Morgan’s Message: How One Blue Hose Student Athlete is Spreading the Awareness of Mental Health


Madison Crumpton

Morgan’s Message has over 1,873 ambassadors from over 784 high schools & colleges across the country.

Mitchell Mercer and Madison Crumpton

Editor’s Note: For anyone dealing with personal struggles and in need of someone to talk to, text HOME to 741741 from the Crisis Text Line  from anywhere across the United States. For suicide prevention, dial 988. For counseling services at Presbyterian College, students can make an appointment at co[email protected], by phone through 864-833-8263, or click the following link. In an emergency, dial 911.

For the past three years, Kendall Goldfarb has contributed significantly to the Blue Hose women’s lacrosse program, finishing third on the team with 33 ground balls, creating 22 caused turnovers, and being named to the Intercollegiate Women’s Lacrosse Coaches Association Academic Honor Roll last season for PC.

Off the field, the Florida native is also contributing her talents to a much larger crisis impacting student athletes across the country.

Goldfarb has been spreading the word regarding student athletes and their mental health with the platform Morgan’s Message, a non-profit organization named after Duke University women’s lacrosse player Morgan Rodgers, who died by suicide in 2019.

Since then, with help from Rodgers’ friends and family, the organization has been promoted throughout several college campuses across the country, with the ultimate goal of sharing resources with student athletes, promoting safe conversations, and providing a platform to discuss the topic of mental health, sending the message that there’s always someone available to talk to if needed.

“As long as you’re a current student athlete, the ambassador education program allows anyone from anywhere to lead different things on campus and to raise awareness to try and show athletes that there are resources and help available in the sense that we’re all in this together,” Goldfarb said.

The senior has dealt with mental health issues personally throughout her life, which became heightened when she got to college.

Goldfarb struggled adjusting to being a student athlete when she started out at Florida Southern College, experiencing the grind of balancing 20-40 hours a week doing sports while also adding on 18 credit hours and the stressors that go along with it.

As a result of this pressure, Goldfarb dropped out of Florida Southern to focus on getting the help she needed. After coming back into the lacrosse scene at PC, she heard about the Morgan’s Message platform from a friend of hers at Duke, which ultimately led her to create a chapter of the organization on campus, along with other members of the PC women’s lacrosse team.

“I actually have a friend that plays [lacrosse] at Duke who had known about my prior mental health struggles, which brought up the fact that bringing Morgan’s Message to campus was an option. I knew that when I came here, I wanted to bring in something [relating to mental health], so our team decided on if it was going to be Morgan’s Message or a similar organization that dealt with the same themes,” Goldfarb said. “With Morgan’s Message, it was very specific since it was more in the lines of what we wanted to accomplish of being student athletes and having the goal of branching out and letting all sports [on campus] be a part of this.”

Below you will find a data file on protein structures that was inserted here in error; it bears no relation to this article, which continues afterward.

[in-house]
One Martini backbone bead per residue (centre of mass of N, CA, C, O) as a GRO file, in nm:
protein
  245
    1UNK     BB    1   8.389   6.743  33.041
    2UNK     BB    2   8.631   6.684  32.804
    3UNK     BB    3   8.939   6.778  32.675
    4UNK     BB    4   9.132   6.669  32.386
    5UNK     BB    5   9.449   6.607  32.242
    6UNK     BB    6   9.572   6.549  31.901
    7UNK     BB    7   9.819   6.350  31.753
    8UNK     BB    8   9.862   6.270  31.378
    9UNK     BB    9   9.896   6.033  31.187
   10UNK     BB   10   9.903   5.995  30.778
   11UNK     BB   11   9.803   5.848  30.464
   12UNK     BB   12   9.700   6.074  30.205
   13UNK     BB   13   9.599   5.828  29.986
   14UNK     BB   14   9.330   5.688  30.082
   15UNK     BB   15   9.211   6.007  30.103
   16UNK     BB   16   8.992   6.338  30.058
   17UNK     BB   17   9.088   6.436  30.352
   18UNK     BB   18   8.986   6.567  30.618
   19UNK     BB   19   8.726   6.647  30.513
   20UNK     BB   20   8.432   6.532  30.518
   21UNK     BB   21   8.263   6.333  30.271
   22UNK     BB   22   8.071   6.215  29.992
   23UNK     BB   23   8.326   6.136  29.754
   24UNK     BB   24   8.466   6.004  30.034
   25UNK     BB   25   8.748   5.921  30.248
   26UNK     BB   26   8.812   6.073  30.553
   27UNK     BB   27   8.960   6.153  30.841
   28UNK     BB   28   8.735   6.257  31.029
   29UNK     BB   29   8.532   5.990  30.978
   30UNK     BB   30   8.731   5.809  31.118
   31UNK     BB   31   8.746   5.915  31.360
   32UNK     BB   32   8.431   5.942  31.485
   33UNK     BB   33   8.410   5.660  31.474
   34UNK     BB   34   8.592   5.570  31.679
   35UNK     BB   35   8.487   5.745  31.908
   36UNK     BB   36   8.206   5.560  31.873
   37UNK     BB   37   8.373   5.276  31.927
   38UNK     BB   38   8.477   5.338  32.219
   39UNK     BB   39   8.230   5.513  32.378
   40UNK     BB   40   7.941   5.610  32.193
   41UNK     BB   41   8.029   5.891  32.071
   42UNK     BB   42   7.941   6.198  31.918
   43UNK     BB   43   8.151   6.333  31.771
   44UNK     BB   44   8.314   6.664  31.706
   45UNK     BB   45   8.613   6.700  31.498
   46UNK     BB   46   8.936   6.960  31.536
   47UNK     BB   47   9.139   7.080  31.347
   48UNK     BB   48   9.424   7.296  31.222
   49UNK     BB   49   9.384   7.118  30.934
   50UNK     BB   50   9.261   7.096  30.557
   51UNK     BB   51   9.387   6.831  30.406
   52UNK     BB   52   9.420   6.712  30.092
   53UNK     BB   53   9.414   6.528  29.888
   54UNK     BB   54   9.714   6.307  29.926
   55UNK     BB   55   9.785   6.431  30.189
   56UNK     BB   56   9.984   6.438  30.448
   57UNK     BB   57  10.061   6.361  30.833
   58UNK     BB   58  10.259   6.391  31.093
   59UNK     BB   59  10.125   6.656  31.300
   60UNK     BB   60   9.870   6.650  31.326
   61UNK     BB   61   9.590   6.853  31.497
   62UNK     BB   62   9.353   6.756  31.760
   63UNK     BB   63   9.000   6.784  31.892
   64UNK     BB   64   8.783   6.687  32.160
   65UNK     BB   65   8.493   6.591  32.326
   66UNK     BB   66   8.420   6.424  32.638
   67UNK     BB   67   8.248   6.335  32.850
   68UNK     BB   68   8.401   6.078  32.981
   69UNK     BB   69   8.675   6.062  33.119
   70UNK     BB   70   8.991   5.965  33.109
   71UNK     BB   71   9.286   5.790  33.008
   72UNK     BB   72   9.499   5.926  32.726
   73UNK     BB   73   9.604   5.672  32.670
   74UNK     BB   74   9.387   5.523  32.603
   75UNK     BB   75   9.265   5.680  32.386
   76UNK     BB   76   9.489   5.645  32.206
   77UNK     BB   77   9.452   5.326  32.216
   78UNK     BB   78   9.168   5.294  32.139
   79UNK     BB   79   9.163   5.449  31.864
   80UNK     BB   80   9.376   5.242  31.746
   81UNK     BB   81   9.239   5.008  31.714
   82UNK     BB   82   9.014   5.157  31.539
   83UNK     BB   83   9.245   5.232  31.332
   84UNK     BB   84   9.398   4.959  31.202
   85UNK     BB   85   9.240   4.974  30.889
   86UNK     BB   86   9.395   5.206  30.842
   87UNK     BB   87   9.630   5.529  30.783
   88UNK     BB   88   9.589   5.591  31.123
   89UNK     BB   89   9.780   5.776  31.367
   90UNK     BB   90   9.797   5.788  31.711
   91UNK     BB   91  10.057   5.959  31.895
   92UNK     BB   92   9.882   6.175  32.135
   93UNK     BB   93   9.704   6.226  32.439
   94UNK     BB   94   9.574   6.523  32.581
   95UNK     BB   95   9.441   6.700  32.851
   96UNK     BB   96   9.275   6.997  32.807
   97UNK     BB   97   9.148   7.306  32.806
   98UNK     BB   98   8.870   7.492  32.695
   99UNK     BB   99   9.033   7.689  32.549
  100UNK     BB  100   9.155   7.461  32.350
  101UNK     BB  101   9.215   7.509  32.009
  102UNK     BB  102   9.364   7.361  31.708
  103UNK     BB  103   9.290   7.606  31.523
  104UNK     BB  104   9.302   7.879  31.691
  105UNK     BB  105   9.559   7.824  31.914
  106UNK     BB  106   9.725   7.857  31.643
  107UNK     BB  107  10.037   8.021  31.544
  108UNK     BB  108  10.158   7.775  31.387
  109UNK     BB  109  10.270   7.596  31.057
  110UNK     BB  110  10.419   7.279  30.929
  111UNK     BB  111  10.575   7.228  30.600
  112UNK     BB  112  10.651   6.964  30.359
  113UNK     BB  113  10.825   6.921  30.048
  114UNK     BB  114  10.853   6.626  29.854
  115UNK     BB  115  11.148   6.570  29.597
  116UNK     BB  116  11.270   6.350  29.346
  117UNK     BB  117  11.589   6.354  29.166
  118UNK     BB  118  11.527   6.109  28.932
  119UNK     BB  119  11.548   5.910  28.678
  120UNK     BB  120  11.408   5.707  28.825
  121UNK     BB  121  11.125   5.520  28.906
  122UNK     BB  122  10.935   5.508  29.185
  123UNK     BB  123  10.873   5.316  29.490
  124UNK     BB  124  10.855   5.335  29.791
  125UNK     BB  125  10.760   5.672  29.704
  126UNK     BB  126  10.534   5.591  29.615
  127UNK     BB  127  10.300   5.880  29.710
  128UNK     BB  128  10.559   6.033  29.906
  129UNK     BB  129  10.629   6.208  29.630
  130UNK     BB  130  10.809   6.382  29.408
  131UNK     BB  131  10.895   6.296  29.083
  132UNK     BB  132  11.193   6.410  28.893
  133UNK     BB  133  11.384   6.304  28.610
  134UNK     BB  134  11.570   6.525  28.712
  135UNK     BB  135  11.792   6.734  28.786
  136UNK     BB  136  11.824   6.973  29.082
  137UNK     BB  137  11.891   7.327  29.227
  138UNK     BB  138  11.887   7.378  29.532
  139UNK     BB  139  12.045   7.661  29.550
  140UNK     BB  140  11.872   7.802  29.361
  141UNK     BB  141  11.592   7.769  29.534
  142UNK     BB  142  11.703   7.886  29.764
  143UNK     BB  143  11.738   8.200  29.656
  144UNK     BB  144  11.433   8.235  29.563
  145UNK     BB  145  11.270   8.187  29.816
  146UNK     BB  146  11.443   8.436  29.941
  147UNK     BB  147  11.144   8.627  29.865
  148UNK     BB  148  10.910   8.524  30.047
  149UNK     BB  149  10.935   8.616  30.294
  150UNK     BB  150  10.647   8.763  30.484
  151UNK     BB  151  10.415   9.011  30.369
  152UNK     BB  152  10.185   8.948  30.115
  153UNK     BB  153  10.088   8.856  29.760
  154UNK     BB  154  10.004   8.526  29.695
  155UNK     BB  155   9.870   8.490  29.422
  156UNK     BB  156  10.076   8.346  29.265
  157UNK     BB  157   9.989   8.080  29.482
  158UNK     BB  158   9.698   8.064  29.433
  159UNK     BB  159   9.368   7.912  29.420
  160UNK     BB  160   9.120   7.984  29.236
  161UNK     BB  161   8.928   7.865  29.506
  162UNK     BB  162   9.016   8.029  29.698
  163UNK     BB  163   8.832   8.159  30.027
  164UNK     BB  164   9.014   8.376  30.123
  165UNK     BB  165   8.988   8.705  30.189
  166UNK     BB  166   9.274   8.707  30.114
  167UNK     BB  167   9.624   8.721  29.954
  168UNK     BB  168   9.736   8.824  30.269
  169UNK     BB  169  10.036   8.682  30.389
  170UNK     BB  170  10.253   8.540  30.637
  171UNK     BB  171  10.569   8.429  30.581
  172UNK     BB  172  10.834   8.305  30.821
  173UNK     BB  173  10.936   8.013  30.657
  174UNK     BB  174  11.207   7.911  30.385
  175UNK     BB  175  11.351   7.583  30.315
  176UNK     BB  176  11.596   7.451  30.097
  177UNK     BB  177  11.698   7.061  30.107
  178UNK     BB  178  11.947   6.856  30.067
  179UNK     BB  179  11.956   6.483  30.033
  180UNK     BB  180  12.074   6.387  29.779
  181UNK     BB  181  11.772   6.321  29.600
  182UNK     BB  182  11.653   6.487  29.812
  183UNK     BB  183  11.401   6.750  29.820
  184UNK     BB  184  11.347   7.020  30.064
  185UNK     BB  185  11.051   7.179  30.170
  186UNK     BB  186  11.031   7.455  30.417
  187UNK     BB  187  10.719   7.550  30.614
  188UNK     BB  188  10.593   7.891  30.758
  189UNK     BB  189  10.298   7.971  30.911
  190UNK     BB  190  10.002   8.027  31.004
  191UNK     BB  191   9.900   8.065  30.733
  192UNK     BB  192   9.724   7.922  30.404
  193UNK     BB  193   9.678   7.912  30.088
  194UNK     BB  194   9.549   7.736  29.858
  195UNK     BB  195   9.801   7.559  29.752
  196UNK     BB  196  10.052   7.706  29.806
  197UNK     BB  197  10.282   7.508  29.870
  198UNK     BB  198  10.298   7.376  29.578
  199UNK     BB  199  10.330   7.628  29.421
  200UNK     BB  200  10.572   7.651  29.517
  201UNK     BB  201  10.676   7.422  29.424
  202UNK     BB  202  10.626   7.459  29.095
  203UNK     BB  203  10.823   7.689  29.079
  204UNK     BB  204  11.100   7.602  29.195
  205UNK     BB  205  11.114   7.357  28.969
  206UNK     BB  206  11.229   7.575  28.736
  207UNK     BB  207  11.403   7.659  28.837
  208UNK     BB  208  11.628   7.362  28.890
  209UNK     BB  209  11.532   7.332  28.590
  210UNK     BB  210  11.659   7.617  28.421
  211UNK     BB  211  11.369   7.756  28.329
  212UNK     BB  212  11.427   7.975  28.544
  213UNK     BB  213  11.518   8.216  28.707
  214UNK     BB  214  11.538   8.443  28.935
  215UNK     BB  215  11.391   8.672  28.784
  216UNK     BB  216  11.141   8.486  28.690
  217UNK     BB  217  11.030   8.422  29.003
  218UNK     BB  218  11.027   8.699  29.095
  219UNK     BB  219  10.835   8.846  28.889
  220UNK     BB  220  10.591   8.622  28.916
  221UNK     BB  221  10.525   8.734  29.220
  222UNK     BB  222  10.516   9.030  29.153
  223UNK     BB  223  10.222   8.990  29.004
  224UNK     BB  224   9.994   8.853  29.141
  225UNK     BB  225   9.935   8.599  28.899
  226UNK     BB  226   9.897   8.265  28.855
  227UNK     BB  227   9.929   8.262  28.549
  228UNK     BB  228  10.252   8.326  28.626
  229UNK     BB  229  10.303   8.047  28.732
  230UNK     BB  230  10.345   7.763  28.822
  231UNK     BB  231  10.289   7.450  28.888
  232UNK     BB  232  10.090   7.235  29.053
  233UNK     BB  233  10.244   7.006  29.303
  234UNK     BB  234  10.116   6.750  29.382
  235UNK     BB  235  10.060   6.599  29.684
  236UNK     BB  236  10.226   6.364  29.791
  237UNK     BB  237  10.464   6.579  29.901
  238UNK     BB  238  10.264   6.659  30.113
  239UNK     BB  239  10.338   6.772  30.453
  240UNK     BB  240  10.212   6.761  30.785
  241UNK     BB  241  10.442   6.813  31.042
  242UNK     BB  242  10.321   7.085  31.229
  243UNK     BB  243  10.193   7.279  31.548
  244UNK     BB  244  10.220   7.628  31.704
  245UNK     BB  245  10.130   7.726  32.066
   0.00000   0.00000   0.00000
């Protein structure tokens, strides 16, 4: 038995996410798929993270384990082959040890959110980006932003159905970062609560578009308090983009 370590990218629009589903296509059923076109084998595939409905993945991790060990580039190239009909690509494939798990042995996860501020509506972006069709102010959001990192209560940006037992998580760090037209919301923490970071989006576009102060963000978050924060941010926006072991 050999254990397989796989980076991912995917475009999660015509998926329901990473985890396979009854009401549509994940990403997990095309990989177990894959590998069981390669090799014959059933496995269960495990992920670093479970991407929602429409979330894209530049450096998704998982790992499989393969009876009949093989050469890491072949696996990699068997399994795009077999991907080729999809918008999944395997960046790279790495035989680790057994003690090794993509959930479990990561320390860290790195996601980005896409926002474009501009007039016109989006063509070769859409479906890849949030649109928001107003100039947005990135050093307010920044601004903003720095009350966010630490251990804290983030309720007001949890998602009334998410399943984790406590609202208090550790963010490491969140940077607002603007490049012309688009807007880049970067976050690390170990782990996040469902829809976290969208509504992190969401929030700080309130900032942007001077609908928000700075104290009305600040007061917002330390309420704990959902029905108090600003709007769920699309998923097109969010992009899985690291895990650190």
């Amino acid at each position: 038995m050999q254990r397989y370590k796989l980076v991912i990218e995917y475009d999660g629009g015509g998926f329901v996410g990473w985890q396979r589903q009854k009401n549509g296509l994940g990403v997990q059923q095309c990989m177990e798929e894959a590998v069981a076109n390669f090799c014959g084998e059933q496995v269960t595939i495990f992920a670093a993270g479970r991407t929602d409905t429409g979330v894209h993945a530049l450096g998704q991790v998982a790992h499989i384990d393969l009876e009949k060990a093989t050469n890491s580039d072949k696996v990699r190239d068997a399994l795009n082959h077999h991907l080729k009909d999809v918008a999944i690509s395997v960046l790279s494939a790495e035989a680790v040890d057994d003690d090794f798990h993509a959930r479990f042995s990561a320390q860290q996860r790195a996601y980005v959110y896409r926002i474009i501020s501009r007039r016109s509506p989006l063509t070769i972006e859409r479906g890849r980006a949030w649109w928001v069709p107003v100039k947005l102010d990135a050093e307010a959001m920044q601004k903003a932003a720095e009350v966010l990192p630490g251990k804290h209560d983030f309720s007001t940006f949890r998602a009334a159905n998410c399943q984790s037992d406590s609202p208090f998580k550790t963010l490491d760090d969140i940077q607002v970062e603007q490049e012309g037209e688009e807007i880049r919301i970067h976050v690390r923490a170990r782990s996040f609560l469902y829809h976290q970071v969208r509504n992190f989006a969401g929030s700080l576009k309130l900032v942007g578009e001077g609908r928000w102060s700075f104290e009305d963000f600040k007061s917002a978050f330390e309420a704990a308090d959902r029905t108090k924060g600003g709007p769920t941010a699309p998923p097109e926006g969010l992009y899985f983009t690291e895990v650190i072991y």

Infographic on mental health and student athletes. Design created through Canva. (Madison Crumpton)

Over her past three years playing in Clinton, Goldfarb has seen a common theme of mental health struggles within the Blue Hose student athlete community, alongside her team. With the addition of Morgan’s Message, more of the athletes are now realizing that there are others to talk to about their own issues.

“I’ve seen this a lot within my team and I’ve seen other athletes deal with it. I’ll make posts about Morgan’s Message and they will send direct messages to me and state how they are going through the same things. You then get to see how many people are suffering in silence and that there’s no one to talk to until all of a sudden, one person states it and realizes that is what they are going through,” Goldfarb said.

Currently, the organization meets once every month with specific events, resources, injury groups and panels associated with Morgan’s Message to help athletes go through and help out with any personal matters that they might need assistance with. 

While not mandated for all athletes, Goldfarb is hoping that within her own experience with mental health, alongside a number of her fellow Blue Hose student athletes, Morgan’s Message can take off throughout campus and raise awareness about the issue.

“Being a student athlete is hard and that’s why I brought it here, just so I can tell a story of what a lot of people are struggling with currently and state how it’s not abnormal at all. Since this campus is mostly student athletes and when you’re both including a person with feelings and having that pressure to be perfect, you kind of crumble in and have no one to talk to. But with Morgan’s Message, it allows us to know that there’s a person out there to talk to and I think it’s very important for the school to promote that,” Goldfarb said.

For more information on the Morgan’s Message organization as well as its PC chapter, readers are encouraged to reach out to Goldfarb ([email protected]) or visit the main Morgan’s Message website today.

Kendall Goldfarb (center) against Mercer on March 25th. (Mitchell Mercer)